PISCATAWAY, NJ – As Piscataway officials move forward with plans to comply with terms of the energy bulk purchase referendum that passed at the November 2019 general election, a letter was recently sent to PSEG residential account holders stating that having higher percentages of renewable sources of electricity might not reduce the rates paid for service as some expect.

According to Mayor Brian C. Wahler in the February 20 letter:

“On the November 2019 ballot, Piscataway voters passed a referendum requiring the Township to create the Piscataway Community Energy Aggregation (PCEA) program to purchase electricity in bulk for residents. Specifically, the referendum requires at least 30 percent of the electricity supply in 2020 to come from renewable sources such as wind and solar. The percentage increases over time such as 50 percent in 2024 and 100 percent in 2035.

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Please know that neither the mayor nor the township council placed this referendum on the ballot. Food & Water Watch, an international progressive organization, and its local supporters circulated petitions to do so. Under state law, once enough signatures were gathered, the only options were to enact the measure or let voters decide, so the latter was chosen. As a result of the referendum’s passage, the township is required to run a competitive bid process in order to contract with a state-certified, eligible third-party energy supply company. The township is now undergoing this process with the assistance of a consultant that helps facilitate energy aggregation programs.

It is laudable to move away from fossil fuel use. However, claims by the measure’s advocates that prices for electricity with a higher percentage of renewable energy content would be lower than PSE&G’s Basic Generation Service rates are not guaranteed. More information on rates will be made available in the near future. At that time, eligible PSE&G account holders will receive a letter sent by a third-party energy supply company on behalf of the township thoroughly detailing the program. Recipients will have 30 days from the postmark on the letter to opt out of the program, should they not wish to participate, simply by signing and sending back the enclosed postage-paid opt-out reply card. There are no penalties to opt out of the program. Those who stay in the program may leave at any time without any early termination fees or penalties.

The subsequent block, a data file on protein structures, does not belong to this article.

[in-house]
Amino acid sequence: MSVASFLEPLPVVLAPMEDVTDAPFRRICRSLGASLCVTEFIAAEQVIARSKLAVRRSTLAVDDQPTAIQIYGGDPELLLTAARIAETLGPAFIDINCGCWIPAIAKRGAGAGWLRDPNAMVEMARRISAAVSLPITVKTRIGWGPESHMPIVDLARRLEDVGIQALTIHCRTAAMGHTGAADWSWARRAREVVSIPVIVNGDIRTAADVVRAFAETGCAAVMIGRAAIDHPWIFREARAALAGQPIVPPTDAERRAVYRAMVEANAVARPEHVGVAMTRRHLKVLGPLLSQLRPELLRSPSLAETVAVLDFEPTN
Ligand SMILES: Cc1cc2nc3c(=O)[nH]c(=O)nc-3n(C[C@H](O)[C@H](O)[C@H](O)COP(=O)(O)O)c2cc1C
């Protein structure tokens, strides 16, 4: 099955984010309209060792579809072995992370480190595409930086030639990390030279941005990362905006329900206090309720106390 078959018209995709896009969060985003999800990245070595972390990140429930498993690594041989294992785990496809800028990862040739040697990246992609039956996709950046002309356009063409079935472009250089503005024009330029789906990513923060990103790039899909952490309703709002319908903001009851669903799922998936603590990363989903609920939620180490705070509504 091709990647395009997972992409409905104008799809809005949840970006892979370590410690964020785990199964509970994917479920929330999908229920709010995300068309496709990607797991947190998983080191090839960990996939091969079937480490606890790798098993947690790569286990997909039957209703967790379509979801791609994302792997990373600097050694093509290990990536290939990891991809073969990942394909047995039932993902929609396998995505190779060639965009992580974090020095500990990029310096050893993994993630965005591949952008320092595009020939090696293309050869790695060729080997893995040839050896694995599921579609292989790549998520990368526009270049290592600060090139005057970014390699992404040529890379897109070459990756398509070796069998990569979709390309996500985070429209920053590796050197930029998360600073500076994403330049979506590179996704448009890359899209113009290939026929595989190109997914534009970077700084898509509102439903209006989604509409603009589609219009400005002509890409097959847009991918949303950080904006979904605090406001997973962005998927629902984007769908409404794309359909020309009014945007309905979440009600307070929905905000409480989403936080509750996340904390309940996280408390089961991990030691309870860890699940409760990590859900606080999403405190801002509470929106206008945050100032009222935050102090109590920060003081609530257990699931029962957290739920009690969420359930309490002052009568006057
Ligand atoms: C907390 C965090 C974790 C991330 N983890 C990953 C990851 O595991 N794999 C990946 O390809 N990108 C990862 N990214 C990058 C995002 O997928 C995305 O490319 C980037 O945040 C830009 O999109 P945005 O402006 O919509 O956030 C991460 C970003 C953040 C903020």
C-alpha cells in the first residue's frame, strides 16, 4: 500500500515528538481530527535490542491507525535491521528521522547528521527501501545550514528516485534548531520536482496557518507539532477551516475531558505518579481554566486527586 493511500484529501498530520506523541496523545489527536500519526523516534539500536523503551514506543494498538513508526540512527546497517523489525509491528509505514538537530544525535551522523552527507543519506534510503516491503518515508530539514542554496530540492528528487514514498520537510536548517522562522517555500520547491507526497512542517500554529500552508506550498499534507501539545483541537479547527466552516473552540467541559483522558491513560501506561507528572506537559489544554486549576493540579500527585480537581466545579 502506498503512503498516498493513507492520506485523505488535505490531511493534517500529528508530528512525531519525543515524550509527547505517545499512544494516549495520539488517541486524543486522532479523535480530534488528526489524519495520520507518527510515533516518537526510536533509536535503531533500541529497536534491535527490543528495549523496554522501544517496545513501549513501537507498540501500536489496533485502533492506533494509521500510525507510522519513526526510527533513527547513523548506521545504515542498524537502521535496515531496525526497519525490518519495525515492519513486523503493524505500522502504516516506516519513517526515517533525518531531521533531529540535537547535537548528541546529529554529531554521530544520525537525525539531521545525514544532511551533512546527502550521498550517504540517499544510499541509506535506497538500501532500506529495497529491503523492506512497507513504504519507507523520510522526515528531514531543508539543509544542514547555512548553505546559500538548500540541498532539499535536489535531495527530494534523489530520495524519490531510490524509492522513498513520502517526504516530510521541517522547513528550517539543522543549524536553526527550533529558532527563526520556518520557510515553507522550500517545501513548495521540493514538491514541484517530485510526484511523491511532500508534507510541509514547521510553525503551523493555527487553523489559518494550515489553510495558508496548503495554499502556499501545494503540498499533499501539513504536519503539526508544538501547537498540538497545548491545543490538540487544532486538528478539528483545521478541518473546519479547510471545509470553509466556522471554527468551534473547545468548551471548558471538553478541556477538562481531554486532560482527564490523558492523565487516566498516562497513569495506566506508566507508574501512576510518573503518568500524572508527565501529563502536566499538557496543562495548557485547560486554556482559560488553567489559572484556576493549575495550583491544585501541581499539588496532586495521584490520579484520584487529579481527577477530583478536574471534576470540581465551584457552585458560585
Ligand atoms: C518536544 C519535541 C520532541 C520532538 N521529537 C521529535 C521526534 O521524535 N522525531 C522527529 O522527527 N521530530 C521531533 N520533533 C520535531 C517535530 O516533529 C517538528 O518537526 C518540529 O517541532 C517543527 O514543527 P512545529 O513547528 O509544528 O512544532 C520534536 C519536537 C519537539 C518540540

Meanwhile, the township will maintain our own strong efforts in going greener. For example, currently, 25 percent of the electricity purchased by the Township for government use comes from renewable sources – and this does not include our use of solar panels. We will also have electric vehicle charging stations at our community center when it opens as well as new commercial facilities. For more information about the Piscataway Community Energy Aggregation program, please visit www.PiscatawayCEA.com.”

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